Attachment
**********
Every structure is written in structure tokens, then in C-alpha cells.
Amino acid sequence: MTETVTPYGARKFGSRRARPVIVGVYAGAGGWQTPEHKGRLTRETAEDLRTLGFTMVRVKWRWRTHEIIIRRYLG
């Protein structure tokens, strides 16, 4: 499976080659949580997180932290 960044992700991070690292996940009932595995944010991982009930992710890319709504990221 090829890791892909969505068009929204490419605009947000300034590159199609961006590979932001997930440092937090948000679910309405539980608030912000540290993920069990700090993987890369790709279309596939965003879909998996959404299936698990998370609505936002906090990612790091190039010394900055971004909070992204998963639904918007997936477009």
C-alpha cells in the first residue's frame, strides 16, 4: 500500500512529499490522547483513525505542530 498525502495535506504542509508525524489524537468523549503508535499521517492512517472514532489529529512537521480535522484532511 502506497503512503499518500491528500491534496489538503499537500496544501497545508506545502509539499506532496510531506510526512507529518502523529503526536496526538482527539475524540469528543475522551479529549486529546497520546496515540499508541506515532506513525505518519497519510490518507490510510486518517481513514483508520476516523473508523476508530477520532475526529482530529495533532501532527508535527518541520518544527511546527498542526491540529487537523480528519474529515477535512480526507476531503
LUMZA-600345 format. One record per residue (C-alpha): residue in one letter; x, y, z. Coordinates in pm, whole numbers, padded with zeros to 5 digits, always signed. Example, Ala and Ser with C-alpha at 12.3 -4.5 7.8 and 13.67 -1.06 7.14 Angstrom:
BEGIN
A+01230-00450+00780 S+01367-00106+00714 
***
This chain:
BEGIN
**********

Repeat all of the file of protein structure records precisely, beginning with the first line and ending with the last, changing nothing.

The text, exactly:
Every structure is written in structure tokens, then in C-alpha cells.
Amino acid sequence: MTETVTPYGARKFGSRRARPVIVGVYAGAGGWQTPEHKGRLTRETAEDLRTLGFTMVRVKWRWRTHEIIIRRYLG
């Protein structure tokens, strides 16, 4: 499976080659949580997180932290 960044992700991070690292996940009932595995944010991982009930992710890319709504990221 090829890791892909969505068009929204490419605009947000300034590159199609961006590979932001997930440092937090948000679910309405539980608030912000540290993920069990700090993987890369790709279309596939965003879909998996959404299936698990998370609505936002906090990612790091190039010394900055971004909070992204998963639904918007997936477009």
C-alpha cells in the first residue's frame, strides 16, 4: 500500500512529499490522547483513525505542530 498525502495535506504542509508525524489524537468523549503508535499521517492512517472514532489529529512537521480535522484532511 502506497503512503499518500491528500491534496489538503499537500496544501497545508506545502509539499506532496510531506510526512507529518502523529503526536496526538482527539475524540469528543475522551479529549486529546497520546496515540499508541506515532506513525505518519497519510490518507490510510486518517481513514483508520476516523473508523476508530477520532475526529482530529495533532501532527508535527518541520518544527511546527498542526491540529487537523480528519474529515477535512480526507476531503
LUMZA-600345 format. One record per residue (C-alpha): residue in one letter; x, y, z. Coordinates in pm, whole numbers, padded with zeros to 5 digits, always signed. Example, Ala and Ser with C-alpha at 12.3 -4.5 7.8 and 13.67 -1.06 7.14 Angstrom:
BEGIN
A+01230-00450+00780 S+01367-00106+00714 
***
This chain:
BEGIN